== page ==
Rare Birds

Magda Mayas is a young percussionist from Berlin but her favorite instrument is the piano. And this is sheer luck for us, the listeners, since she has developed a very solid technique on tingling, scraping, bowing and scratching the strings inside the piano, speaking to us in a very personal and comprehensive sonic language. Her CV is already full of important collaborations, e.g. with Peter Evans, Phill Niblock and Thomas Lehn, to report only a few of my personal favorites. This is the second product of the collaboration between Magda and her alter-ego in the wind instruments, Christine Abdelnour (Sehnaoui), a young, largely self-taught, sax player from Lebanon. Her high-pitched sonic expressions are influenced by the concepts of noise and distortion, following, in a very personal style, a long line of avant-garde sax players in the field.

For many people, art is the rendering and processing of nature by its human factor. In this way, numerous music compositions and playing techniques are determined by the language of birds, the most profound being Catalogue d’Oiseaux by Olivier Messiaen. Here, the birds’ presence is implied by the cover image, the title and probably by the recorded material which otherwise is a free improvisation. Bird sounds are often considered soothing and relaxing but a birds’ convention taking place on a large tree could easily end up in a hellish high-pitched havoc. Myriad¬† (UNSOUNDS 30U) is balancing on both sides of this coin following mostly a tender and clear path even in the rough parts of the improvisation, aligned with the female temperament behind the work. I have to admit at this point that I feel a special gratitude for the female perspective on modern music, that tends to deliver an increasing number of important works.

The two improvisations in this album captured by Unsounds label, home of some very notable musicians, are influenced by spectral contemporary music, building a high-frequency reverberating corpus and spreading very unequally in duration. The longest track, “Hybrid”, begins with what seems like the birds’ smooth awakening and develops into a complicated communication among different types of bird singing (or high-pitched sax patterns) accompanied by weird wood knocking and string plucking. The mood of this piece is constantly in motion, leading to a pleasant uncertain evolution of the music. The sax sound in the second track “Cyanide”, reminds of ambient pre-recorded soundscapes while the “piano” contributes with arpeggios and pitch-bending expressions achieved by the direct manipulation of the strings inside the instrument.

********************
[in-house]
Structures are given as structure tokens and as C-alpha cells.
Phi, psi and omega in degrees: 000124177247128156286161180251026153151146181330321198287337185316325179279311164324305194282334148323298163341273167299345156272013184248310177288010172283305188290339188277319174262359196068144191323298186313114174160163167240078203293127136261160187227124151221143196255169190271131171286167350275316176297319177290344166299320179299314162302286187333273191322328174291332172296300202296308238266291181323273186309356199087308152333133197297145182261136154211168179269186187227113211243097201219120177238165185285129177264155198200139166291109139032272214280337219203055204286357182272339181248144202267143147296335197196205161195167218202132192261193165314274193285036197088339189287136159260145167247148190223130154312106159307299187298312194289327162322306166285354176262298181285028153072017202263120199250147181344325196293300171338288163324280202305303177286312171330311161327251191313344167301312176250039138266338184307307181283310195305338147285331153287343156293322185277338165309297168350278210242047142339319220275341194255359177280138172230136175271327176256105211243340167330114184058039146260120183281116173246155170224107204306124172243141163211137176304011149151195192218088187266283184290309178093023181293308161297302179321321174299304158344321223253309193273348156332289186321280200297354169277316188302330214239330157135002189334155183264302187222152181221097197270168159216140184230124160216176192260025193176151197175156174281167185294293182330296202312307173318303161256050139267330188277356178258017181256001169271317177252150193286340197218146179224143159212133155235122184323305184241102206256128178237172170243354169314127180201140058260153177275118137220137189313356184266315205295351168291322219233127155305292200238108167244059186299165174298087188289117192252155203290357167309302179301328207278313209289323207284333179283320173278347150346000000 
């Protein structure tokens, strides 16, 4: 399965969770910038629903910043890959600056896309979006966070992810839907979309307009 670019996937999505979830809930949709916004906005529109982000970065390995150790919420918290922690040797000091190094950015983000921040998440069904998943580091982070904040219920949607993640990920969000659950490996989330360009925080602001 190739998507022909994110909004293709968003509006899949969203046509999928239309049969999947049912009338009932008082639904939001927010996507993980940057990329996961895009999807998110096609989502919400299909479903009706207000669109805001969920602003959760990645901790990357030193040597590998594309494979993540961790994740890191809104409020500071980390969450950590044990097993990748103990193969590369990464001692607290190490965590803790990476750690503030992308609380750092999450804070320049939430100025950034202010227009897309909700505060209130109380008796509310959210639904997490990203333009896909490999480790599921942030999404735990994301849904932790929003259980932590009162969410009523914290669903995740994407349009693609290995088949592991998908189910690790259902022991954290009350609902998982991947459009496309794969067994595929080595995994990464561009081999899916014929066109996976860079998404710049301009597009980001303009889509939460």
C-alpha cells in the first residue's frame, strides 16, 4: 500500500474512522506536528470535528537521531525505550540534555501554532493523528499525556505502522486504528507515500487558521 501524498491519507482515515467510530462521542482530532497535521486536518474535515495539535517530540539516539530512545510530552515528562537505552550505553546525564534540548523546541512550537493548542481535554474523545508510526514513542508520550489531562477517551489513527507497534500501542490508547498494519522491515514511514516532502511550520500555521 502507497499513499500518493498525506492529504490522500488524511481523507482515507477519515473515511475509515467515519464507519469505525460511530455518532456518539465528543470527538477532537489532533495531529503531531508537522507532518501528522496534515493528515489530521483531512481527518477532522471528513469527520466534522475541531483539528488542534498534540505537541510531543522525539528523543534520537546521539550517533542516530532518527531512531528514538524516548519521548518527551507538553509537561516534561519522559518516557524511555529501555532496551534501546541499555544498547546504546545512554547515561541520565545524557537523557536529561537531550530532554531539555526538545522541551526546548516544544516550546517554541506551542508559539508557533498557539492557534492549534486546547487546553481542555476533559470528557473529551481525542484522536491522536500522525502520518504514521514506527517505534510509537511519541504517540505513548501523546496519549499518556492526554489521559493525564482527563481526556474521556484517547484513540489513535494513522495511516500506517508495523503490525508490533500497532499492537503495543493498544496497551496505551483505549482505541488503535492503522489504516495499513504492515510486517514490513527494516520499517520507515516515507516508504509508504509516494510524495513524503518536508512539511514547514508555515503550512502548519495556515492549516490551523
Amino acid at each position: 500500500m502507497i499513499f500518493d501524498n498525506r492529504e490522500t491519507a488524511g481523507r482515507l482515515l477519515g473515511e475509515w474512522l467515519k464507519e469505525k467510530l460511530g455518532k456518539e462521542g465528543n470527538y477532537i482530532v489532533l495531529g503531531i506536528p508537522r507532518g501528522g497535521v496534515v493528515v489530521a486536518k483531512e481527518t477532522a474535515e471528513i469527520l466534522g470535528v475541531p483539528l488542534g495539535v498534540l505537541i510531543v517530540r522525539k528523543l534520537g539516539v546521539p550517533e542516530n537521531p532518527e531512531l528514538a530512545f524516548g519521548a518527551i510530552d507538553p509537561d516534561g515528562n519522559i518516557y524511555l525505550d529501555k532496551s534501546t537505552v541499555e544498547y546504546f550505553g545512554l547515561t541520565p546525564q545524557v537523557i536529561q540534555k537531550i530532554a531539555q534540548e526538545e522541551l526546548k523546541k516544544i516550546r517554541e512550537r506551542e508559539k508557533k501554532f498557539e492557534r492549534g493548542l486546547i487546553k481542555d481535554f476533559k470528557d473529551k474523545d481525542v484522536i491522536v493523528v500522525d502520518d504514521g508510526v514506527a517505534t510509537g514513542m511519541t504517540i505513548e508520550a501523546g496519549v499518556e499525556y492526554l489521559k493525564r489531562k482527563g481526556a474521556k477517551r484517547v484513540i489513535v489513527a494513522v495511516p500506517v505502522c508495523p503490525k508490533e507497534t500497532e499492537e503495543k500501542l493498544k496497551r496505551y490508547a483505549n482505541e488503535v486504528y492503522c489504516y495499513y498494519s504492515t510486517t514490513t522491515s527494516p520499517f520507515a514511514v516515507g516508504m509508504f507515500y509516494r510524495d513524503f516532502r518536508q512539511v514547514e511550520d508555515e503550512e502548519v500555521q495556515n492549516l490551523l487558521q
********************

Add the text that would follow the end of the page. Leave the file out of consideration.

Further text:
What we have here is a highly conscious, crafted sound of a duo that amounts to an impressive wholeness of a single entity. This is a very rare scenario when we discuss avant-garde improvised music played live (during the Meteo Festival in France). The instrument techniques employed are both original and complicated. The sonic expression is dense and consequently the listening experience requires a devotion that is nevertheless rewarding. My only complaint could be that the 33 minutes of the album seem too few and the work leaves a sense of being unfinished.

After their first album Teeming, Myriad certainly reinforces the appetite for more recordings of this unusual duo that consists of a standing pianist and a sitting sax player.